Three Things to Remember
about Microfinance:

Microfinance is not new
Microfinance is not just money
Microfinance is not enough

Hari Srinivas
Concept Note Series E-110. April 2020.

Understanding the viability of microfinance requires a comprehensive analysis from the right perspective - one that emphasizes its precedence in the numerous traditional and informal systems of credit that were already in existence before microfinance came into the vogue.

Much has been written about microfinance being the provision of "small loans" to "poor people" who live on "less than two dollars a day." However, the viability of microfinance needs to be understood from a dimension that is far broader - in looking at its long-term, non-money aspects too.

The cure-all myth of microfinance needs to be debunked with the proverbial pinch of salt. Is microfinance alone enough? Is something missing? A broader perspective needs to be taken so that overall development is not compromised.

Microfinance is not new ...

So what is "microcredit"?

    .     The concept of microfinance can be best described by the title of F.A.J. Bouman's 1990 book, "Small, Short and Unsecured" - microfinance is the provision of very small loans that are repaid within short periods of time , and is essentially used by low income individuals and households who have few assets that can be used as collateral.

Environmental Colours of Microfinance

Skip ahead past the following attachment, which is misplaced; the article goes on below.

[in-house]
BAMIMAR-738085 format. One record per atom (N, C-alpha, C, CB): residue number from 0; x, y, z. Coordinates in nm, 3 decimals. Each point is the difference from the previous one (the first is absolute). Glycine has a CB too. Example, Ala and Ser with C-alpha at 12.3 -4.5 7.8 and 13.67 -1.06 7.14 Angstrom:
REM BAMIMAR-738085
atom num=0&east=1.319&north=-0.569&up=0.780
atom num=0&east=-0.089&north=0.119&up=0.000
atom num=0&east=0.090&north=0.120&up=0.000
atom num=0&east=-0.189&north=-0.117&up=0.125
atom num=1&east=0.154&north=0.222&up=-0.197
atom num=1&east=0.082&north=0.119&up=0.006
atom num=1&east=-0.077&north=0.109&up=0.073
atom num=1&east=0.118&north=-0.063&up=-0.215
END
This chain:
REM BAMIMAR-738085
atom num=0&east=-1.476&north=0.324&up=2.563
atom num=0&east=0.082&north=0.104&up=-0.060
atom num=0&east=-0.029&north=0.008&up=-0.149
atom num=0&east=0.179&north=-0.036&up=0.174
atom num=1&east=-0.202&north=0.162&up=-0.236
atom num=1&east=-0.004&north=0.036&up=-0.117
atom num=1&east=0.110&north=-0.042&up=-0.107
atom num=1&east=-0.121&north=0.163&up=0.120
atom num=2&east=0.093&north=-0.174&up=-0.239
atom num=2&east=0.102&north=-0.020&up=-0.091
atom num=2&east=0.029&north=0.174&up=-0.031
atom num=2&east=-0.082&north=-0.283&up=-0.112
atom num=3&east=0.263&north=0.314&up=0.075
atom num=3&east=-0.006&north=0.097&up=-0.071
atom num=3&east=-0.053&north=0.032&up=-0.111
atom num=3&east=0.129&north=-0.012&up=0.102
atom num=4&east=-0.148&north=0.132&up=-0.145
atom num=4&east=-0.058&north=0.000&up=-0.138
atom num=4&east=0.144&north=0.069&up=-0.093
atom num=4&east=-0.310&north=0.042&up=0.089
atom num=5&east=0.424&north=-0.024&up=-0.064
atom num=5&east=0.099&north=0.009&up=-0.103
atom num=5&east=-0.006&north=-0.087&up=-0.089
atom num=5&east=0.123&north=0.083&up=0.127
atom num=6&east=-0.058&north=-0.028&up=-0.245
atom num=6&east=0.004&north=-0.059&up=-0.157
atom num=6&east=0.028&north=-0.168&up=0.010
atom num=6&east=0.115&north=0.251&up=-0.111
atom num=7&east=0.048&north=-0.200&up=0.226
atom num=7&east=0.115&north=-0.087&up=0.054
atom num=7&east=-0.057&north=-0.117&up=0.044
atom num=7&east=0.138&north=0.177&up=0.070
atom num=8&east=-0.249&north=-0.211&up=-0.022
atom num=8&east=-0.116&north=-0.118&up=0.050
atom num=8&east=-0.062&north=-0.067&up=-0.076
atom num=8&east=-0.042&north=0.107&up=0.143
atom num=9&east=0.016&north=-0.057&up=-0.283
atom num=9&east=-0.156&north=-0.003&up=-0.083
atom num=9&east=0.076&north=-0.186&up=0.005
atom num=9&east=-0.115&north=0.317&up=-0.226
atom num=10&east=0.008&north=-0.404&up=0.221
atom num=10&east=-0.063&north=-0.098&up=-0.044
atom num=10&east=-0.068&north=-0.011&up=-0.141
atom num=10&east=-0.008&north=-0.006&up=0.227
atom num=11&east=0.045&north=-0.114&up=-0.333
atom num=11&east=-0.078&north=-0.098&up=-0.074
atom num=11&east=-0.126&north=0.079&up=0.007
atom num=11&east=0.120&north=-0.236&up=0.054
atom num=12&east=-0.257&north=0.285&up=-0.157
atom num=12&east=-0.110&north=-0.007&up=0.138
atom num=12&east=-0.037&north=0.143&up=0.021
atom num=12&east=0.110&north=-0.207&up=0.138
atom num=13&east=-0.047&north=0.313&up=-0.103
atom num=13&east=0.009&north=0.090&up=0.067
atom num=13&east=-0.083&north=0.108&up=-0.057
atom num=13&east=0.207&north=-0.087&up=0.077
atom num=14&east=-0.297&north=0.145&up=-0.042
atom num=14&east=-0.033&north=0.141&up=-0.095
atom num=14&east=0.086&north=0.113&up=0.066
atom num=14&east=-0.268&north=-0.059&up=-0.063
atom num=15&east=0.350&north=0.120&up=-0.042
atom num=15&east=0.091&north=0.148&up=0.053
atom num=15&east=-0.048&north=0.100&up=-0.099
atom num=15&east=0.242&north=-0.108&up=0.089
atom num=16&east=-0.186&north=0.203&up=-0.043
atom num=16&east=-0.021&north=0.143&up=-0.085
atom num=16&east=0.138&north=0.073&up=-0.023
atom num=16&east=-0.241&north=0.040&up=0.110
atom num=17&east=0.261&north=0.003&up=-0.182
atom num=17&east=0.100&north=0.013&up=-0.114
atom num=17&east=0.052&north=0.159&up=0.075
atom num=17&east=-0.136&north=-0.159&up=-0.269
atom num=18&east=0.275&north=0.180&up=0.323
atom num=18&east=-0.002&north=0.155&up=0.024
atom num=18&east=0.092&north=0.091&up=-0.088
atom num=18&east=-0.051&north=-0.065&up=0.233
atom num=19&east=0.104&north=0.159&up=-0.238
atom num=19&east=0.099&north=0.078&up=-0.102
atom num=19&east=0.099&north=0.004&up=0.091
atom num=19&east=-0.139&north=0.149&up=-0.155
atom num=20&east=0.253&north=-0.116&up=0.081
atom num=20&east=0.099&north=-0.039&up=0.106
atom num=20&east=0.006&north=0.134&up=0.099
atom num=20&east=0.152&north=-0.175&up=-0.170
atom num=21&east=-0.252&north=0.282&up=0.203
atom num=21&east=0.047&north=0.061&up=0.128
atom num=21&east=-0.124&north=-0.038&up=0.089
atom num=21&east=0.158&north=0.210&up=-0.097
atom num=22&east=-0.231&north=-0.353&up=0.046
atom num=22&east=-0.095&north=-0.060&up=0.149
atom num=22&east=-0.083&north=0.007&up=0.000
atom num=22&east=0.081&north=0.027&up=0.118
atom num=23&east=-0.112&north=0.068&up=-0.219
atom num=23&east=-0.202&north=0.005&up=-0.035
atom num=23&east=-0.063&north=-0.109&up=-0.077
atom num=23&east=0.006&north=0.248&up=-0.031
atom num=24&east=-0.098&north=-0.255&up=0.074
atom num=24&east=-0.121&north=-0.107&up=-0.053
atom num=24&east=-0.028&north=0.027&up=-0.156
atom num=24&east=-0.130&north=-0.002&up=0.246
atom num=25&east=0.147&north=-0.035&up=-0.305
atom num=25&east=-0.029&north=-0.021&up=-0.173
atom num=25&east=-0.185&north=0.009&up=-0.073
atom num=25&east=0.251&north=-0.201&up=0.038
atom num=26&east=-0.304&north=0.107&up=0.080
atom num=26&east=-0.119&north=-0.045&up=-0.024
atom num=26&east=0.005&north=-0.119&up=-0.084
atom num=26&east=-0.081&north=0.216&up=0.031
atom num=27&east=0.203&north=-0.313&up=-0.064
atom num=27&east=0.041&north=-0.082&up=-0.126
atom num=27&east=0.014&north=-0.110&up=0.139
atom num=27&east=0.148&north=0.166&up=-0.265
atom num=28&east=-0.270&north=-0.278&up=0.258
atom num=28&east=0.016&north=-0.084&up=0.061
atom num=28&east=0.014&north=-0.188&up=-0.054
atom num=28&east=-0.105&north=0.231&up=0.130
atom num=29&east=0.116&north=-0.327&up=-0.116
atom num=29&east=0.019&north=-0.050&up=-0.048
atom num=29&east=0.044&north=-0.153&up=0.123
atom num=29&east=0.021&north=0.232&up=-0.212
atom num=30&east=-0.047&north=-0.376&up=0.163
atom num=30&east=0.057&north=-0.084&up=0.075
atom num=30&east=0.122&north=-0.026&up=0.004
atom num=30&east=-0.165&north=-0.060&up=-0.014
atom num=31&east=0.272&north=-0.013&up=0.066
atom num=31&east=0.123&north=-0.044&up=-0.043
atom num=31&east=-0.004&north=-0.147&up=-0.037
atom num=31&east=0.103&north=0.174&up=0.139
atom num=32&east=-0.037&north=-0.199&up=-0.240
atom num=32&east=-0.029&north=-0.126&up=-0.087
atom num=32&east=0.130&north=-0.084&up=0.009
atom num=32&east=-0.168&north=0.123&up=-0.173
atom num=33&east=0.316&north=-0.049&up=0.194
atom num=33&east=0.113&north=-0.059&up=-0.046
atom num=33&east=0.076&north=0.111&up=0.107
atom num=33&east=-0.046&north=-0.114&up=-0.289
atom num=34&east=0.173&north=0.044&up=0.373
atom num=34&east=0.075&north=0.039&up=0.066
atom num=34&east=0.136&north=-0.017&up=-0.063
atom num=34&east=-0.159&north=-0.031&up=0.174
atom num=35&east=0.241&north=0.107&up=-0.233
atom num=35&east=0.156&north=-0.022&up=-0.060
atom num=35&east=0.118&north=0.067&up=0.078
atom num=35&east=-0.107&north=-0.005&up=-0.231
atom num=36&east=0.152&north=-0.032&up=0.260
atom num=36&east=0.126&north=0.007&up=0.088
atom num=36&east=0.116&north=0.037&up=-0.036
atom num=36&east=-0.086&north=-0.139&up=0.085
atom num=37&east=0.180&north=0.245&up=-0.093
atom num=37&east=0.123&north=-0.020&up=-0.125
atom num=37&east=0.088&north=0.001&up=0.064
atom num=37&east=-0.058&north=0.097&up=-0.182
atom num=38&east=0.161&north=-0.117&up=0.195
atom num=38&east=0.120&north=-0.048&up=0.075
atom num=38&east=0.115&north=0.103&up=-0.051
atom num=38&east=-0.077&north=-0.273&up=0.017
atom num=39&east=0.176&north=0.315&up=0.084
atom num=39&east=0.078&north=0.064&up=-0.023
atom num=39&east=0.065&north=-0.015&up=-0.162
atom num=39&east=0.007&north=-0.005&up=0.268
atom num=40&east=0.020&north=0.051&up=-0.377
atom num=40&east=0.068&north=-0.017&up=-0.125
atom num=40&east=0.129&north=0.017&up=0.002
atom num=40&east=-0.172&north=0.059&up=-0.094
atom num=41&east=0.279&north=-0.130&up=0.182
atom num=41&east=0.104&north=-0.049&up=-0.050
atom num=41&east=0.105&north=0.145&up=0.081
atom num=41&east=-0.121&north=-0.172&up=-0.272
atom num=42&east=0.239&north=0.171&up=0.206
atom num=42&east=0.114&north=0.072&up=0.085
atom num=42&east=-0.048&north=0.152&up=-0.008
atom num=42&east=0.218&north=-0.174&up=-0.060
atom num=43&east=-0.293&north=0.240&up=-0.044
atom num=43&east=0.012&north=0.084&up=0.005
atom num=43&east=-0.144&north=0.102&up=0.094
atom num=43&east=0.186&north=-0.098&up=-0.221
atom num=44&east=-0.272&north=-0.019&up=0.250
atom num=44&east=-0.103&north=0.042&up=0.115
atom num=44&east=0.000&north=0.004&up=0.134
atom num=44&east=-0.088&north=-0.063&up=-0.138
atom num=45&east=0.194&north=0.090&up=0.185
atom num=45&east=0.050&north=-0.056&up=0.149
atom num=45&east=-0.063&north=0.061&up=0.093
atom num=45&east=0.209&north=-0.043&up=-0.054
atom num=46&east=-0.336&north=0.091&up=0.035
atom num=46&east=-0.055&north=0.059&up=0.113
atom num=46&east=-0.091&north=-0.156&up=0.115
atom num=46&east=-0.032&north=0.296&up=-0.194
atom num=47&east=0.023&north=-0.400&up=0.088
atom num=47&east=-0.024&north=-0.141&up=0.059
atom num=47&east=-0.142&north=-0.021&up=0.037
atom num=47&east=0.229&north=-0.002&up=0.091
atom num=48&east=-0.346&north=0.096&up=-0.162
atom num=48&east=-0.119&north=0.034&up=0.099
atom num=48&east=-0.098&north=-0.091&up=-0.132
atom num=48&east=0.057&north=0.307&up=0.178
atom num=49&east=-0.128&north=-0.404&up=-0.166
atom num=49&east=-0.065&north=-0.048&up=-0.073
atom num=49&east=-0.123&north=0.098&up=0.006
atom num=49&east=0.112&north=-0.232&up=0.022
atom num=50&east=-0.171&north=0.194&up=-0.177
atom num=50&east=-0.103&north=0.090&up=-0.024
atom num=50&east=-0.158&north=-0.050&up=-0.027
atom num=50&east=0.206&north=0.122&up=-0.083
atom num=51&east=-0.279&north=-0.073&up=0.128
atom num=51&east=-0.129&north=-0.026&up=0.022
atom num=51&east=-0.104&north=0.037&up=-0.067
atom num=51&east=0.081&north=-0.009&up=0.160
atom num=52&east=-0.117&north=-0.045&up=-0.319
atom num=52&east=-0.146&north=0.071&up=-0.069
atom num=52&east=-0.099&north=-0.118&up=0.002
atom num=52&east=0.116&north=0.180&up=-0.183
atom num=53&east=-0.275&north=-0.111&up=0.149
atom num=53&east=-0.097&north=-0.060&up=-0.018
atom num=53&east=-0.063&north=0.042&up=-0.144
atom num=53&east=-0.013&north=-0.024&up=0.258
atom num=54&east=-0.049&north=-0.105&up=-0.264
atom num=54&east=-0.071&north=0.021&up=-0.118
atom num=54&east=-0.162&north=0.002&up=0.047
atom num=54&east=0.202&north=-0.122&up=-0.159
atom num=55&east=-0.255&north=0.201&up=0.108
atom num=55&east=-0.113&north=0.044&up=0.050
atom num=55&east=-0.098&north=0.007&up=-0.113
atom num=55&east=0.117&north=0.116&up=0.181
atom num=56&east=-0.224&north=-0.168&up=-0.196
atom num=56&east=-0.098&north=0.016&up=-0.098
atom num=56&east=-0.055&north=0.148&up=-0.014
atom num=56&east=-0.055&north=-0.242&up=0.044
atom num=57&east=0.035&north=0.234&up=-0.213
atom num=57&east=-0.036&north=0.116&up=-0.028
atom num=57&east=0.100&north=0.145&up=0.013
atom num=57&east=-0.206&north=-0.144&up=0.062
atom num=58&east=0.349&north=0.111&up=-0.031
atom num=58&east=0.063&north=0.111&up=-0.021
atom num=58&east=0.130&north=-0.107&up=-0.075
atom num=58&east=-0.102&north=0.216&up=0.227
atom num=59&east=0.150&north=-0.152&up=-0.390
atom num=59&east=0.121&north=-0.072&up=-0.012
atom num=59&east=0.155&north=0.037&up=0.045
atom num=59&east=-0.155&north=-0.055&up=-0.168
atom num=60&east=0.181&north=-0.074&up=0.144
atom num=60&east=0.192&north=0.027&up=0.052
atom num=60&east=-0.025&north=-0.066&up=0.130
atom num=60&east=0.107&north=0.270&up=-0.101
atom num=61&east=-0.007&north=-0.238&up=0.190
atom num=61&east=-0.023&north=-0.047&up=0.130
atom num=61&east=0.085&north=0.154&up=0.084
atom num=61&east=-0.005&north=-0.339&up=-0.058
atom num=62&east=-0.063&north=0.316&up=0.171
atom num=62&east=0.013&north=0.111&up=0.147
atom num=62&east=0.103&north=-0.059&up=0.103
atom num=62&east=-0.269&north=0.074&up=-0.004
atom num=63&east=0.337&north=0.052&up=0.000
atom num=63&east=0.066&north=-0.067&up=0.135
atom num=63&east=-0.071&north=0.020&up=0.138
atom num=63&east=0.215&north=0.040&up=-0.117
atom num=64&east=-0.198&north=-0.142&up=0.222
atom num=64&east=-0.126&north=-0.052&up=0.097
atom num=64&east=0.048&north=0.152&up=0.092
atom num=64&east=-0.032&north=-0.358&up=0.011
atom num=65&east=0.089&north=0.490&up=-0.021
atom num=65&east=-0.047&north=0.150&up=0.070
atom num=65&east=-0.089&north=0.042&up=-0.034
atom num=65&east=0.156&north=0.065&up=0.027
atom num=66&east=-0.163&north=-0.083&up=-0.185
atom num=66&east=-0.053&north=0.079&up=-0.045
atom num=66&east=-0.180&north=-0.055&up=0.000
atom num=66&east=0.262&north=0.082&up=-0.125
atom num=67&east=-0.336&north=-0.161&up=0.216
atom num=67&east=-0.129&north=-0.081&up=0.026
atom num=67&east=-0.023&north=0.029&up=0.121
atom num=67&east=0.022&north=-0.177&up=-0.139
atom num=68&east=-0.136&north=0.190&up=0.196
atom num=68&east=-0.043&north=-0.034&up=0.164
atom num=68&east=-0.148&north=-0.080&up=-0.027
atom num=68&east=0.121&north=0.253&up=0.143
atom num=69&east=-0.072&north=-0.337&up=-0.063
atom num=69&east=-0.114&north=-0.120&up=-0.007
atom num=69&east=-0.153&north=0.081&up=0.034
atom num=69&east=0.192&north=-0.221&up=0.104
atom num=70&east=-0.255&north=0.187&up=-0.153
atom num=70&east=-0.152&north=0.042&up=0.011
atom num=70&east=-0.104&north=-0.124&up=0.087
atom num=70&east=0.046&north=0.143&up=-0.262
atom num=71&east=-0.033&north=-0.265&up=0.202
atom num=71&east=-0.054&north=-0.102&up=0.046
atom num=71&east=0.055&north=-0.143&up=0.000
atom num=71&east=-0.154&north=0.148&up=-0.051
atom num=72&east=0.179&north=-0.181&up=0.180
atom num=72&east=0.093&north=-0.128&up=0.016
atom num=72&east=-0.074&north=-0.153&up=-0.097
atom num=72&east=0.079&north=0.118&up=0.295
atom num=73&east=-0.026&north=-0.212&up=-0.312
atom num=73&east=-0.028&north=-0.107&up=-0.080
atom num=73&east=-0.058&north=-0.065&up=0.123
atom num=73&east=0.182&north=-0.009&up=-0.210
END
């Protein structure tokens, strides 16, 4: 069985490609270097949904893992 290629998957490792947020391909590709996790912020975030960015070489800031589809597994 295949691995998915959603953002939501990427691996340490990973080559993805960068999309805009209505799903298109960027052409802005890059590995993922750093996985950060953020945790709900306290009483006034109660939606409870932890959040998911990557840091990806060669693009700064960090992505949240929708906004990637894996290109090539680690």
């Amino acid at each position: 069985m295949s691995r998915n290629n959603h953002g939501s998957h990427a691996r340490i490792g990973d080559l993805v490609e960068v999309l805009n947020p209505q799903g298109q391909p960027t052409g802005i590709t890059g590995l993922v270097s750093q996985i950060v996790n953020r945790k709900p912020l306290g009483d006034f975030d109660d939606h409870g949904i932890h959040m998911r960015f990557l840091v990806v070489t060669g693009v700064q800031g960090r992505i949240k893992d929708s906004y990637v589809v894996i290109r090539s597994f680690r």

.     The aspect of microfinance that has contributed to its success is its 'credit-plus' approach - where the focus has not only been on providing adequate and timely credit to low income groups, but to integrate it with other developmental activities such as community organizing and development, leadership training, skills and enterpreneurship management, financial management etc. The success and sustainability of microfinance programmes has depended upon, and has fostered, these aspects.

14 Reasons why the informal credit markets are used by the poor

    .     In the absence of commercial bank loans, access to microfinance affords low income groups to receive loans for their economic activity. Programmes and organizations that provide credit to low-income groups make a clear match between the quality and quantity of credit, and the capacity of the poor to utilize that credit - at the same time being organizationally sustainable. Unlike government credit programmes and formal bank credit that emphasize large loans for long repayment periods at very low interest rates, microfinance loans are for short periods that are repaid quickly, and made available at interest rates that keep the programme sustainable and viable.

A Continuum of Informality of Credit

A Typology of Informal Credit Suppliers